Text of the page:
As we move into 2017, a news story from late 2016 is still dominating the headlines here in Peru – the Odebrecht corruption scandal. In December the company admitted to bribing Peruvian government officials to the sum of $29 million in order to win lucrative contracts from 2005 to 2014.
The Brazilian company, which is an international heavyweight in construction has a long history in Peru, dating back to 1979. However, in the last ten years alone it project’s contracts in the country have a combine worth of $10bn.
Since the revelation of corruption, the Peruvian government have been quick to denounce the company, barring it from bidding for new contracts. Further to this the Brazilian firm has been ordered to pay $8.9m compensation, which Peruvian officials suggest is just an initial figure and that the fee should be expected to rise. The investigation is expected to review contracts negotiated through the Toledo and Garcia administrations, and is expected to be one of the biggest political stories of the year.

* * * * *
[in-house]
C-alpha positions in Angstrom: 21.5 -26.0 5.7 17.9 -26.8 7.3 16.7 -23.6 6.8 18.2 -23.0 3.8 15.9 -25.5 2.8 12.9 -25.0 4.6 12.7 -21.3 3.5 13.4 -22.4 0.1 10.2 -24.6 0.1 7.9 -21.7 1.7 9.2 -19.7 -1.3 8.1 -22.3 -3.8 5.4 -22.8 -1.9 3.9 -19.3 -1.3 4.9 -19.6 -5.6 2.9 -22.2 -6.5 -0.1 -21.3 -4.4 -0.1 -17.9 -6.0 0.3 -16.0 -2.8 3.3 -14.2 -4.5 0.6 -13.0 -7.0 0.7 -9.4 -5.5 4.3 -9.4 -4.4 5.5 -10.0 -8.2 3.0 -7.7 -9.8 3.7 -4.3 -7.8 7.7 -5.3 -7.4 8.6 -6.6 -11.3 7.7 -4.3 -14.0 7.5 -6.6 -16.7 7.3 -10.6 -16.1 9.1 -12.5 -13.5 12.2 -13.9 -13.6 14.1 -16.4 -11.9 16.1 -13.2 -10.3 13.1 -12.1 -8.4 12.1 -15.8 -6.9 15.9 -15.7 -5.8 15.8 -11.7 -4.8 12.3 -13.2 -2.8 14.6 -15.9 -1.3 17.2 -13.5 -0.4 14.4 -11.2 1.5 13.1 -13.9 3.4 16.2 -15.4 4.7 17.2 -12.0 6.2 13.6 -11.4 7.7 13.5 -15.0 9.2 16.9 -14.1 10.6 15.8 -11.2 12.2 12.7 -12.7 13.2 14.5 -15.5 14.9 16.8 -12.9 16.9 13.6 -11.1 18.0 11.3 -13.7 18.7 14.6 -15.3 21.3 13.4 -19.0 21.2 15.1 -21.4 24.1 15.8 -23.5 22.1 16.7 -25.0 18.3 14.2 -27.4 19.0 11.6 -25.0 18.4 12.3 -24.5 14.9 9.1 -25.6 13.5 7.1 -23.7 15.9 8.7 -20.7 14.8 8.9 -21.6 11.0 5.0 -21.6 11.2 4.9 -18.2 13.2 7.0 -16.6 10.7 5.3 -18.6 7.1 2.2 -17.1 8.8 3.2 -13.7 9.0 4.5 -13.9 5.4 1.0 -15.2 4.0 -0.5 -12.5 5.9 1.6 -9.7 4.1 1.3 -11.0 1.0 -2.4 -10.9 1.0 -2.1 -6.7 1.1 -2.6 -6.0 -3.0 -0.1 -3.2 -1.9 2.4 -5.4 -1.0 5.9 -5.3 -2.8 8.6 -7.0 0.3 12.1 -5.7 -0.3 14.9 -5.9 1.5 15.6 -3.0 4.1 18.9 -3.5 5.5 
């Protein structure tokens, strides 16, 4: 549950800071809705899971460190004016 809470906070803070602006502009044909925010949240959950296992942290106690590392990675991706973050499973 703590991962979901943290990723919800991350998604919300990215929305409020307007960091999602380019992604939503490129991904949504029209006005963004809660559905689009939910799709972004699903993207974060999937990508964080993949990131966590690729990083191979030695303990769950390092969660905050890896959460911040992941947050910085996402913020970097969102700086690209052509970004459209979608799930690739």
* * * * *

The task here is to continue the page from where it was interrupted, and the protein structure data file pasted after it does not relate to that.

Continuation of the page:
There have been calls for the government to go further and completely close Odebrecht’s operations in Peru, however President Kuczynski has refused to do so, saying that not all work done by the firm in the country is corrupt.
President Kuczynski who was Prime Minister and Finance Minister in 2005 himself has denied any involvement in the scandal, and reiterated that he and his government are “totally against corruption”.
The Peruvian government have passed legislation through Congress, which (according to Prime Minister Zavala) will prevent Odebrecht-like scandals from happening in the country again.
Odebrecht’s scandals are not unique to Peru as the company has admitted similar wrongdoings in other South American countries, including Ecuador, Panama, and its home country Brazil.
Odebrecht announced it will sell its share in the Gasoducto Sur Peruano (GSP) project would be sold to Canadian outfit Brookfield.